*The Paihia woman and her daughter referenced in this story have chosen to go by an alias.*
Like many in Northland, Sarah* and her family are in limbo.
Two weeks ago, Sarah picked up her daughter Thalia* from Auckland Airport, who had just finished her journey home from England which brought her through Dubai with the world gripped by Covid-19.
From information on Ministry of Health's (MoH) website, as many as six individuals with Covid-19 could have been on Thalia's flight, not including the unknown number which could have passed through Dubai's airport at the same time.
The Paihia family of five has been in isolation ever since and despite nearly all experiencing various flu-like symptoms, they were told they would not be tested.
Head to the bottom of the story for Northland's testing stations
Current MoH guidelines state only people who are experiencing symptoms (fever, cough, shortness of breath or sore throat) as well as having travelled overseas in the last 14 days, working in healthcare or have been in contact with a positive case would be tested.
Sarah said if she had the option, she would get tested for peace of mind, but acknowledged she did not want to waste resources for those who needed them.
"It was all a bit of a whirlwind," she said.
"We've all been a bit not right, but not terrible and it's kind of gone through us."
Northland tally at seven as one new probable case identified
Sarah's story has been one of many told anecdotally of people with little or no symptoms thinking they should be tested and being refused.
Infectious diseases doctor and University of Otago epidemiologist Ayesha Verrall empathised with those who felt a precautionary test was necessary.
However, Verrall explained that testing someone who did not fit the criteria may give them false hope.
"As of today, the definition is if you're a case contact and you've got a symptom, you can be tested,' she said.
"The test is going to perform best in someone with symptoms. If you do it on someone who doesn't have symptoms, the test might be negative and they might go on to develop symptoms later when the test would be positive."
Across Northland's seven community testing centres, 316 tests had performed between March 20-26.
Verrall said New Zealand's current concern was its ability to contact trace confirmed cases to help avoid a large outbreak, which could lead to mass casualties.
Contact tracing was the process by which medical officials notified contacts of confirmed Covid-19 cases, who had been within two metres of the infected for more than 15 minutes over the time they had been ill, and advised them to go into isolation.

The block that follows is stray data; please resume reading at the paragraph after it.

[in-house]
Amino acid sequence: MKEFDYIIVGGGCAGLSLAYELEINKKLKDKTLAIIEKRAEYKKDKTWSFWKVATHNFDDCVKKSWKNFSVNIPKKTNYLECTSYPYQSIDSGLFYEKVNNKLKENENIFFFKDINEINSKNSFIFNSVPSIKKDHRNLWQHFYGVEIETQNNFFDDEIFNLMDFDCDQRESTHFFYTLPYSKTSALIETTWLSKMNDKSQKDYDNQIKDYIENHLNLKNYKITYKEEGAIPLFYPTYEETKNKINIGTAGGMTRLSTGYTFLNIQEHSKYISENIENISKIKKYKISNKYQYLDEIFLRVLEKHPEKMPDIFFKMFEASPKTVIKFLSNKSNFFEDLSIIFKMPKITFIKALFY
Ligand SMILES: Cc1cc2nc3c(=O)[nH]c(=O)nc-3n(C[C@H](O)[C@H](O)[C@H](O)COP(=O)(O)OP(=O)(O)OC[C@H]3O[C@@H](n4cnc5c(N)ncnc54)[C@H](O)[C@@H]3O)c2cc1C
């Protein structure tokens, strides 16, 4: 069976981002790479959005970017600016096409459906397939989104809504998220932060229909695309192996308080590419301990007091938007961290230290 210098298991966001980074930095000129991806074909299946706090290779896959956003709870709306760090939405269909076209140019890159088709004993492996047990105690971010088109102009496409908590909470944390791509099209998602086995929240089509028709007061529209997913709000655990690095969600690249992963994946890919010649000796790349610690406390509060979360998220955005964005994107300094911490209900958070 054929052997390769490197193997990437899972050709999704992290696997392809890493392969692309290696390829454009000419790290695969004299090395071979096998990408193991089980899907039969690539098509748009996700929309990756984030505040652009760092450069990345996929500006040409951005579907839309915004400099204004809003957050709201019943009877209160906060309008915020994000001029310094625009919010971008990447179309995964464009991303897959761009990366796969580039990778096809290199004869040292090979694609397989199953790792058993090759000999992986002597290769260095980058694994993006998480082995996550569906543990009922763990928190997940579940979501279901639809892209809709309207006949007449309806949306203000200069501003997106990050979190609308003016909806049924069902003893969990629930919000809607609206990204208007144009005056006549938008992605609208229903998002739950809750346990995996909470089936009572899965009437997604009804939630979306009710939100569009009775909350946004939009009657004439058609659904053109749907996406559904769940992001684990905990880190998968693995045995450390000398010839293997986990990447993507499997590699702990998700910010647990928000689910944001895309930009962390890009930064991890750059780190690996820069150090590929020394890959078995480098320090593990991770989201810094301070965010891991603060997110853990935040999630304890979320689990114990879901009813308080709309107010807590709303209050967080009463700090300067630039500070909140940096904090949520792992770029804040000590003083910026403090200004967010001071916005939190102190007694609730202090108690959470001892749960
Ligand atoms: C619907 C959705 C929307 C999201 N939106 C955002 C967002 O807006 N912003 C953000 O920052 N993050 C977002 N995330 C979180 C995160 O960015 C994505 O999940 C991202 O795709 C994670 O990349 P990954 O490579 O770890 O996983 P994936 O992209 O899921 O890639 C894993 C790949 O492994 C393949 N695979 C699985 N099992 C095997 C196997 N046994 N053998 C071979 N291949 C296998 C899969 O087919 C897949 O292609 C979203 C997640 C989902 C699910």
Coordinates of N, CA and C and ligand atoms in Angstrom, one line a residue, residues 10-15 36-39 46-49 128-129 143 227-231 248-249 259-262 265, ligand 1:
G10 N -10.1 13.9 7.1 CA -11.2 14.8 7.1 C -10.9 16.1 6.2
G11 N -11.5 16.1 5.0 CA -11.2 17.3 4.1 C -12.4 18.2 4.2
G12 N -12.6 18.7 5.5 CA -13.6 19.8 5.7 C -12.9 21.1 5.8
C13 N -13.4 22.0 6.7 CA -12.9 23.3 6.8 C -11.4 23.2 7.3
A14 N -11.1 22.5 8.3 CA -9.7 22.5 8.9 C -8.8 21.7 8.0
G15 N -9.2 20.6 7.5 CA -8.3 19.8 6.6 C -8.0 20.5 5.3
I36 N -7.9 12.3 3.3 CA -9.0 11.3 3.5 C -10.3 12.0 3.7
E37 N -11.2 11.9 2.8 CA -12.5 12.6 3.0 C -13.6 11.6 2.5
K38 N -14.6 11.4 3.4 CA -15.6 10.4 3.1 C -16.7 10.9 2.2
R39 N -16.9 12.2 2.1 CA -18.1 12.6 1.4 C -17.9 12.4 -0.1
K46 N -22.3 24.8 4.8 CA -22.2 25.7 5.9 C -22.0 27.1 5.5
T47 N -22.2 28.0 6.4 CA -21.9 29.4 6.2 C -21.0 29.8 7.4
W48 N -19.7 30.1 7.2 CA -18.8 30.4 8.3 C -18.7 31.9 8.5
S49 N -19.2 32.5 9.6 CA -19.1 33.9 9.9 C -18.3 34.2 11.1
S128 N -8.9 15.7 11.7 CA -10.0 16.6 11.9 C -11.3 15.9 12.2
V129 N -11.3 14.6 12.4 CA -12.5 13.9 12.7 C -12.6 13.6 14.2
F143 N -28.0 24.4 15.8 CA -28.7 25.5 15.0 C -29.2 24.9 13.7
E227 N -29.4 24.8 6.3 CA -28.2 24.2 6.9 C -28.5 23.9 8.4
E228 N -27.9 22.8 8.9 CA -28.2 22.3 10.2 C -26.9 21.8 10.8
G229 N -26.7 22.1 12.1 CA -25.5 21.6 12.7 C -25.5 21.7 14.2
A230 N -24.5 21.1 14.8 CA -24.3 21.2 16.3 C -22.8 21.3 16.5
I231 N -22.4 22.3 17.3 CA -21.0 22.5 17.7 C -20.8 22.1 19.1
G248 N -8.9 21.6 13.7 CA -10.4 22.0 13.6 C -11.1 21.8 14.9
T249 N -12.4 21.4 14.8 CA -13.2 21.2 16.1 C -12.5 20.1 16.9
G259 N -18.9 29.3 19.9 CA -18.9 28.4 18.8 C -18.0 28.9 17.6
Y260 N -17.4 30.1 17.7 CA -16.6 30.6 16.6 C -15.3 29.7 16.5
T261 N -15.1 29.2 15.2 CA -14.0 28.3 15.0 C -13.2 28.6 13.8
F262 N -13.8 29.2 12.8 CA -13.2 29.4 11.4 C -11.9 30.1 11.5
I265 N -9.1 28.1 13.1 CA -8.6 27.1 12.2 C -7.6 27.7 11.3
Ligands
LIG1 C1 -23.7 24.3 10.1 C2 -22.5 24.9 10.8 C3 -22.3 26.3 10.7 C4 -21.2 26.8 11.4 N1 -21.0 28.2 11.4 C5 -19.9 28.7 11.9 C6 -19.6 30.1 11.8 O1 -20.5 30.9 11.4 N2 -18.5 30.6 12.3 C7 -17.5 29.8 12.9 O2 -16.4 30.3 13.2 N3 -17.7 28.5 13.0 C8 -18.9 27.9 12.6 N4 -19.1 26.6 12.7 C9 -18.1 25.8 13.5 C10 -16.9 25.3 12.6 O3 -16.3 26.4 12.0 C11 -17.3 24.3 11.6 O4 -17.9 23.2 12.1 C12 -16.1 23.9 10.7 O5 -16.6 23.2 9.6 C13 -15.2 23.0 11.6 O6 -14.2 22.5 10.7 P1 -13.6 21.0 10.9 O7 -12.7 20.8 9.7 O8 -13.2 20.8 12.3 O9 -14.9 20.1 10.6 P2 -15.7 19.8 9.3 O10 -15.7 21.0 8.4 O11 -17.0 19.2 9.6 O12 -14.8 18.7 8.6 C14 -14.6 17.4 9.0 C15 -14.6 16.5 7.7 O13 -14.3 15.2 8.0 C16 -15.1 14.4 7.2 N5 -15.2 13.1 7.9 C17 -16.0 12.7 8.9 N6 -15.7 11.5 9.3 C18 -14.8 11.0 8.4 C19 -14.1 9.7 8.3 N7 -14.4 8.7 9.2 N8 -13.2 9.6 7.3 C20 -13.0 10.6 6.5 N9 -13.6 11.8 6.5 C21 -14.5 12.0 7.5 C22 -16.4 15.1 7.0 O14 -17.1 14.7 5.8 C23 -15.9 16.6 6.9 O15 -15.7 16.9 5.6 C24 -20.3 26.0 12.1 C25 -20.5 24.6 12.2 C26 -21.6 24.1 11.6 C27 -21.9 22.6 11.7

Verrall said this process had been made easier by the lockdown enforced since Wednesday, but she warned if efforts weren't made to streamline the process before New Zealand came out of lockdown, the consequences could be serious.
"We should come out of lockdown with stronger contact tracing and testing capability so that we can stay at [alert] level 1 or 2 and have confidence that if we had a small number of community transmission cases, we could contact trace them and deal with it.
"[If not], the risk is going back into lockdown very readily because we don't have the confidence we can contain community spread through contact tracing."
Verrall, an expert on contact tracing, said the MoH needed the ability to contact trace 1000 cases per day. But, she had seen no evidence to suggest New Zealand could contact trace over 50 per day currently.
While she accepted it would require creative thinking, Verrall said her expectation of tracing 1000 cases daily was feasible with the help of extra resources and things such as smartphone apps.
Such apps, Verrall said, had been used in Singapore and Taiwan as a way to instantly notify a confirmed case's contacts of a positive diagnosis, advising them to isolate.
Despite the clear risk of a mass outbreak in New Zealand, Verrall said Kiwis could take solace in the prompt actions taken by the Government compared to the harder-hit countries like Italy and the United States.
Verrall said if people followed the core instructions - washing your hands, staying home while sick, not touching your face while in public - they could be confident in seeing progress soon.
"If you're sticking to the simple things that we know work, we should look forward with confidence that we can start getting parts of normal life back in New Zealand again."